This would definitely happen if any company building ARM-based chips were to buy Arm Holdings, not just NVIDIA. That's why we should be against it and regulators need to not allow it. If ARM designs were to slowly favor NVIDIA's chip development preference, any innovation that may have come from Qualcomm or Samsung would be stifled. This is how you stagnate an industry that already is highly dependent on one product: ARM CPUs.
As much as I would love to see NVIDIA able to design and build a full chip package from the ground up, and as great as I think that chip might be, I just don't want to see it happen. It'd be bad for technology as a whole, which is more important. NVIDIA should keep building amazing graphics adapters and legendary Android TV devices but not start designing the reference that every technology company in the world depends on.
Update, July 31 (9:50 am ET) — Bloomberg reports talks between NVIDIA and SoftBank have advanced.
According to an unnamed source via Bloomberg, talks between NVIDIA and SoftBank have been ongoing and the two companies are close to working out a deal. It's also noted that, according to this source, NVIDIA is the only company currently interested in buying ARM.
Representatives from NVIDIA, SoftBank, and Arm Holdings declined to comment when contacted by Bloomberg.
The sky won't fall if Nvidia buys it. If the ARM designs start to disadvantage Apple/Samsung/whoever, then they will develop ARM alternatives which is really what they should be doing anyways. The fundamental reason you see this as a problem in the first place is the lack of competition in the CPU design space.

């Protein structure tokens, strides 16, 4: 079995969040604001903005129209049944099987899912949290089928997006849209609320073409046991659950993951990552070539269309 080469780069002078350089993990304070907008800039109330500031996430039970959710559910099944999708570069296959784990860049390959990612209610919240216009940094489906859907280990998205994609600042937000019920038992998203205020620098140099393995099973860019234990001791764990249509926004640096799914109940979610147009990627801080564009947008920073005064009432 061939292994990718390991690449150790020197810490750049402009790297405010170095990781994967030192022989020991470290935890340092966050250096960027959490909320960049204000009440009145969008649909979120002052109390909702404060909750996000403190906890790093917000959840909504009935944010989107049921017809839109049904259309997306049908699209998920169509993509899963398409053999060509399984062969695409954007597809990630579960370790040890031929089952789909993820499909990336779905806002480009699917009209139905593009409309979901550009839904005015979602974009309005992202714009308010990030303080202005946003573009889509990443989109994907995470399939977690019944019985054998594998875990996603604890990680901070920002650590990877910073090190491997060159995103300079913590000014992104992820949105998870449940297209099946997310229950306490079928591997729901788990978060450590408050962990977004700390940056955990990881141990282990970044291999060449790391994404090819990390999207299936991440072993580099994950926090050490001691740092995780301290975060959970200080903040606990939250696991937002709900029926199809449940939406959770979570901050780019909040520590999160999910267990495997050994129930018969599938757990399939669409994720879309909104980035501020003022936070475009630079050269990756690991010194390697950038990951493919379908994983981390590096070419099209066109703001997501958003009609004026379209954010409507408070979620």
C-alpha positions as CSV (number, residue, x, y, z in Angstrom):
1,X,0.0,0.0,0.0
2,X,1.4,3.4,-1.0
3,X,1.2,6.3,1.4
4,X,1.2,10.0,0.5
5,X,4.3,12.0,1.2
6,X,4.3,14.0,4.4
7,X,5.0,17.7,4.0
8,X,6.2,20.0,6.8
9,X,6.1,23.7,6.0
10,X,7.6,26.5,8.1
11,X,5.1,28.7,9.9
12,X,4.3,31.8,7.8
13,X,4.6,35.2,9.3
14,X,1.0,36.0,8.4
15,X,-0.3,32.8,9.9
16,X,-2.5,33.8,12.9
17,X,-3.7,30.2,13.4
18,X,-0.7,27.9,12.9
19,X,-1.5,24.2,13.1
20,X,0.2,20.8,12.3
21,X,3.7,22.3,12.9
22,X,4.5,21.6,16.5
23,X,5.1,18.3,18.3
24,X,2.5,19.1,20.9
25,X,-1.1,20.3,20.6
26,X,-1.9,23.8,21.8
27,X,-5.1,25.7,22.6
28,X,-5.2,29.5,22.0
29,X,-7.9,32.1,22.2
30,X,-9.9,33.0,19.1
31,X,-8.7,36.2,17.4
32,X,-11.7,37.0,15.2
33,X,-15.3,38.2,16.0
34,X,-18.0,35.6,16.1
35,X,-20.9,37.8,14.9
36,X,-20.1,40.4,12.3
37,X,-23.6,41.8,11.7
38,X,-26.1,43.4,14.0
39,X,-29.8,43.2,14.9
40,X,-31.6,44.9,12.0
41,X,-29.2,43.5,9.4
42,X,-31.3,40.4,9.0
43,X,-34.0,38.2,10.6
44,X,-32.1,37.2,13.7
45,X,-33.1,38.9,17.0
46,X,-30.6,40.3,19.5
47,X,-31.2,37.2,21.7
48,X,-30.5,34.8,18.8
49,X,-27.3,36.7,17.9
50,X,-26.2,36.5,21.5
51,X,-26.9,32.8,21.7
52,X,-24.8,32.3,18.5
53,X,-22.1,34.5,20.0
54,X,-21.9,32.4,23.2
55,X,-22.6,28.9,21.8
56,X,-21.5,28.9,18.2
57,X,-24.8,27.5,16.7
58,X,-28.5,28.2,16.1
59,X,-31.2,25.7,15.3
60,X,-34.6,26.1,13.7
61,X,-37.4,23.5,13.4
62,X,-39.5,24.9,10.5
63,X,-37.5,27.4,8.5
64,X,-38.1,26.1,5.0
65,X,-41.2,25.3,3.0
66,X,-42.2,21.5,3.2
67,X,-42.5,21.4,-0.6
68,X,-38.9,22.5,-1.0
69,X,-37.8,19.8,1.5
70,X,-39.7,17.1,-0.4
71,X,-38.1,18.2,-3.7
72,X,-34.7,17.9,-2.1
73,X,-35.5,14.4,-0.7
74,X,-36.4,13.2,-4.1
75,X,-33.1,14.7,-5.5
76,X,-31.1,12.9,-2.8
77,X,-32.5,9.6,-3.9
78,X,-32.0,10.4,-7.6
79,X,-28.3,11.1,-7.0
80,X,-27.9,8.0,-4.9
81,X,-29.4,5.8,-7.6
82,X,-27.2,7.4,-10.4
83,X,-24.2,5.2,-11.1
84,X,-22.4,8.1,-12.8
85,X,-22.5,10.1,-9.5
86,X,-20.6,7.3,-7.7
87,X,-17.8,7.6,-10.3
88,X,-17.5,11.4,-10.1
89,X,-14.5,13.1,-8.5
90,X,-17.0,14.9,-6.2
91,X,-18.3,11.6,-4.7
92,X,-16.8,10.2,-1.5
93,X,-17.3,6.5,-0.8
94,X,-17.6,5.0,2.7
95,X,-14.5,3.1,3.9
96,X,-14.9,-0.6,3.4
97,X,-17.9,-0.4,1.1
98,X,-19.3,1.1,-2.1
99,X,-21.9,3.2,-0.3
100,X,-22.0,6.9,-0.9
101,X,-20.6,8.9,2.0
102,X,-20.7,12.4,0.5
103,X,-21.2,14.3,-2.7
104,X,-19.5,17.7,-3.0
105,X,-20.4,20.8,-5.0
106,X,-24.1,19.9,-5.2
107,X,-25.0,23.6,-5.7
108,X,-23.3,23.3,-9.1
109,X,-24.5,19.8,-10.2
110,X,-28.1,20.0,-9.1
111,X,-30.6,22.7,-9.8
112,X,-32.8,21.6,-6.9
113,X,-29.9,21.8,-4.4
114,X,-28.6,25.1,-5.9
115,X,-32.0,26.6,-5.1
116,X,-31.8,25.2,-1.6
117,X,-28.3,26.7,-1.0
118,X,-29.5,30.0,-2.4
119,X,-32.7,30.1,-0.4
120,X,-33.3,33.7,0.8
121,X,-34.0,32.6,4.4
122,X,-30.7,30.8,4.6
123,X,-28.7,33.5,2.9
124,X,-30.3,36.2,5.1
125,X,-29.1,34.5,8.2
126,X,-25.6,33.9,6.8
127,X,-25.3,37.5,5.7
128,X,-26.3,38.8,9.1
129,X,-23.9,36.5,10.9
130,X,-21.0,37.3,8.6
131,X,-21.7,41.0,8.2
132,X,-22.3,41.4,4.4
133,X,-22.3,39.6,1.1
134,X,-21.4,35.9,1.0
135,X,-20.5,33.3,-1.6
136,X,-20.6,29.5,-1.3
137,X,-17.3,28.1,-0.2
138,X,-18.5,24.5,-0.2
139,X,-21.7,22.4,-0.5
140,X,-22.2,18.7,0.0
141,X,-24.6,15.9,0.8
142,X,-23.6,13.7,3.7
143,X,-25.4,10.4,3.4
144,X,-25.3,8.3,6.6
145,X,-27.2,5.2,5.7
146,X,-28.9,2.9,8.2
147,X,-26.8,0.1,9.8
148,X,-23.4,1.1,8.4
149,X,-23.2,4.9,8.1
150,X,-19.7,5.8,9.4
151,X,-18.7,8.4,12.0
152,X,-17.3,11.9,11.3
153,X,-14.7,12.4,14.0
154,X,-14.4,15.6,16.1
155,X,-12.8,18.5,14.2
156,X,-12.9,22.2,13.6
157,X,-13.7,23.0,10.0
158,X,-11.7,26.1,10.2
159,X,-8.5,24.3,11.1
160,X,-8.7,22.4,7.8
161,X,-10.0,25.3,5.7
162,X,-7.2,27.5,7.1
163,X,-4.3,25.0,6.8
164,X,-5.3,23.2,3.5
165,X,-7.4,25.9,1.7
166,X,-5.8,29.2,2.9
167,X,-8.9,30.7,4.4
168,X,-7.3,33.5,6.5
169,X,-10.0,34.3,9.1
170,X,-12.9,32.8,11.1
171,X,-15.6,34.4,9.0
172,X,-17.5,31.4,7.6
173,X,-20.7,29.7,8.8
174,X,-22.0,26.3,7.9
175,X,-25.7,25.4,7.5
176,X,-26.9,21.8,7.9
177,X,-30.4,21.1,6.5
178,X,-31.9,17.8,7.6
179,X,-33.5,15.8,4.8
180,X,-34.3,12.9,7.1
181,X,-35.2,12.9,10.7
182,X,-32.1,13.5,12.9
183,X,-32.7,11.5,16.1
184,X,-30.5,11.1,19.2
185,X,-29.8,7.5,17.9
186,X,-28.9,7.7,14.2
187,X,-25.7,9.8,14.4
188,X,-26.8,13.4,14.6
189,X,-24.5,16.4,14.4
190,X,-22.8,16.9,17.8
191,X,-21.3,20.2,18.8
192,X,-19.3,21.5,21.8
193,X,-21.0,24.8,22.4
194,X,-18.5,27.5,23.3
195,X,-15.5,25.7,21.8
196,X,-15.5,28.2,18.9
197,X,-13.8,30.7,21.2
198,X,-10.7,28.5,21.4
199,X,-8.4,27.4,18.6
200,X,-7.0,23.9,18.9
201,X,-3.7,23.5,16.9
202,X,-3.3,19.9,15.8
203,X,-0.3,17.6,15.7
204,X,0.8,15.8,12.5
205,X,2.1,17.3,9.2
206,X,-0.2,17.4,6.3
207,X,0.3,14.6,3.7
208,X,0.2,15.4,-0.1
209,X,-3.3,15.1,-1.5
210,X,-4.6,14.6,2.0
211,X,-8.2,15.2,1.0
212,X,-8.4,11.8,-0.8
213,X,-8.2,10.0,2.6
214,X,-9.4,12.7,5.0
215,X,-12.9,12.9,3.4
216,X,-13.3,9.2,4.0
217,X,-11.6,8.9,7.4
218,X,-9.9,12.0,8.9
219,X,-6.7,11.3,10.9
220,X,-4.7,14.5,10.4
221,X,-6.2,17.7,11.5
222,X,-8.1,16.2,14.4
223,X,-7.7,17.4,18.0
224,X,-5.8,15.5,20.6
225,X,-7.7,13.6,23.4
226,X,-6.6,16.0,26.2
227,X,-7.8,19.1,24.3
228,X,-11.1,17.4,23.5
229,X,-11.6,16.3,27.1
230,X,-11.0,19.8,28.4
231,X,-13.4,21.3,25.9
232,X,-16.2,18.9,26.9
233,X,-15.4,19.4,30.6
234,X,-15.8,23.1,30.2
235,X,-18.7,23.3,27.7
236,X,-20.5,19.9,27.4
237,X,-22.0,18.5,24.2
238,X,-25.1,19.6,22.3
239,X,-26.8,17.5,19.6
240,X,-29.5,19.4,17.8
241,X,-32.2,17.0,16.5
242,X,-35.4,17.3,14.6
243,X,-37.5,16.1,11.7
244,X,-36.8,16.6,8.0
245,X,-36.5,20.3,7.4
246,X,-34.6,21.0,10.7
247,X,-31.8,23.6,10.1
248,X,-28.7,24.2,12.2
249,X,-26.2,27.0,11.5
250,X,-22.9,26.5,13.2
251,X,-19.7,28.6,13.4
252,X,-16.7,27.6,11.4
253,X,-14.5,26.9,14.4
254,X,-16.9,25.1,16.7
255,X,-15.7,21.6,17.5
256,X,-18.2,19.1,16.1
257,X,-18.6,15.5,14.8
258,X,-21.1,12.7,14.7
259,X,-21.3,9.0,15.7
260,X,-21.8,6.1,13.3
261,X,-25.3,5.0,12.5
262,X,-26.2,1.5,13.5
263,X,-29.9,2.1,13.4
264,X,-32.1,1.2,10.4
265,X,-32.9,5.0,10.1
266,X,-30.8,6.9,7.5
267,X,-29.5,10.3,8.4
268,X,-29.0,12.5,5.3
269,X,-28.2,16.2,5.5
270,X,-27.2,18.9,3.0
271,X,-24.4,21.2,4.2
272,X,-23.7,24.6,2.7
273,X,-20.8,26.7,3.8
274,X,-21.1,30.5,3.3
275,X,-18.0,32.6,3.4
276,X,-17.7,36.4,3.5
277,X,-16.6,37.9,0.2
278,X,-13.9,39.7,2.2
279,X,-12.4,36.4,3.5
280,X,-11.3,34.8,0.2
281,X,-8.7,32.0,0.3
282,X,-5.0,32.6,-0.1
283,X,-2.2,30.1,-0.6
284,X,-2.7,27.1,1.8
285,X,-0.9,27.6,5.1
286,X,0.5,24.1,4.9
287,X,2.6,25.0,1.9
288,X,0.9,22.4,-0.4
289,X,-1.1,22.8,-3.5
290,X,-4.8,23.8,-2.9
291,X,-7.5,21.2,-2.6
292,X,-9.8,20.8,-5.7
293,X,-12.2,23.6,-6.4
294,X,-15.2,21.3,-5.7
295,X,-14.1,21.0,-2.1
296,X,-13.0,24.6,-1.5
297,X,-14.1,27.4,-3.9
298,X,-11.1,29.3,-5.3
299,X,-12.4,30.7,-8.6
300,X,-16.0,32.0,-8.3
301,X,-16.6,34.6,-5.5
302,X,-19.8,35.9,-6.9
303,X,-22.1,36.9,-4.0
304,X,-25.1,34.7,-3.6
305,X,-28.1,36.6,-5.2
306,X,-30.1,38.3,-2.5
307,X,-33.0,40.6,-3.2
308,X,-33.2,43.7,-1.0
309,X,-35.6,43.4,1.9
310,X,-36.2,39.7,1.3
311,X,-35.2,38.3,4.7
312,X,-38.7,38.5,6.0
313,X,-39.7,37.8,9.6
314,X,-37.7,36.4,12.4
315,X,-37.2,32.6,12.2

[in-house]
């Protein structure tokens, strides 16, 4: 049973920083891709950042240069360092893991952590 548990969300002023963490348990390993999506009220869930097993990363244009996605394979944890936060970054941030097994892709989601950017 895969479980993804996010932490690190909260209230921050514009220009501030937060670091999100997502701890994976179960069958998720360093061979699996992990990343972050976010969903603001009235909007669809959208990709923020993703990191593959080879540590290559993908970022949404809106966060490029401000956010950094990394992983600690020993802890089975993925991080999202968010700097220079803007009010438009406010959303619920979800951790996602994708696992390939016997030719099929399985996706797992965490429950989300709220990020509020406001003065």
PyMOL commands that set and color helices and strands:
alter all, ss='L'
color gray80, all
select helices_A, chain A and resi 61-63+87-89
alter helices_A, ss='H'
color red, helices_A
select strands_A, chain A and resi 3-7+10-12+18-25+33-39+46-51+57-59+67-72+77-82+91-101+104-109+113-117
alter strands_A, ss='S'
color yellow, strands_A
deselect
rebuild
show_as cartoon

I think you may be grossly underestimating how difficult it is to design a completely new CPU architecture from scratch. Samsung has trouble building a competitive product even with the ARM architecture to work from.
I know it's a Herculean task, but if Nvidia's influence actually started to significantly hurt the bottom line of all those multi-billion dollar corporations, trust me: enough R&D resources would go to creating an alternative architecture. The industry just hasn't felt any pressure to create a new one yet.
If Arm was to go up for sale, who do you think should buy it?
The best thing would be for all the major ARM licensees to create a public shell company to acquire ARM. Obviously Apple and Samsung would have the largest numbers of shares, but neither would dominate. ARM would then function as a public limited company and could go to the market to raise additional funds.
NVIDIA buying ARM would be a bad idea, but Google or Apple or Samsung buying them would be even worse. Google would screw it up, and Apple or Samsung would block features to competitors. The best option is what you already wrote: "A neutral company that doesn't build chips needs to buy Arm and pump it full of cash".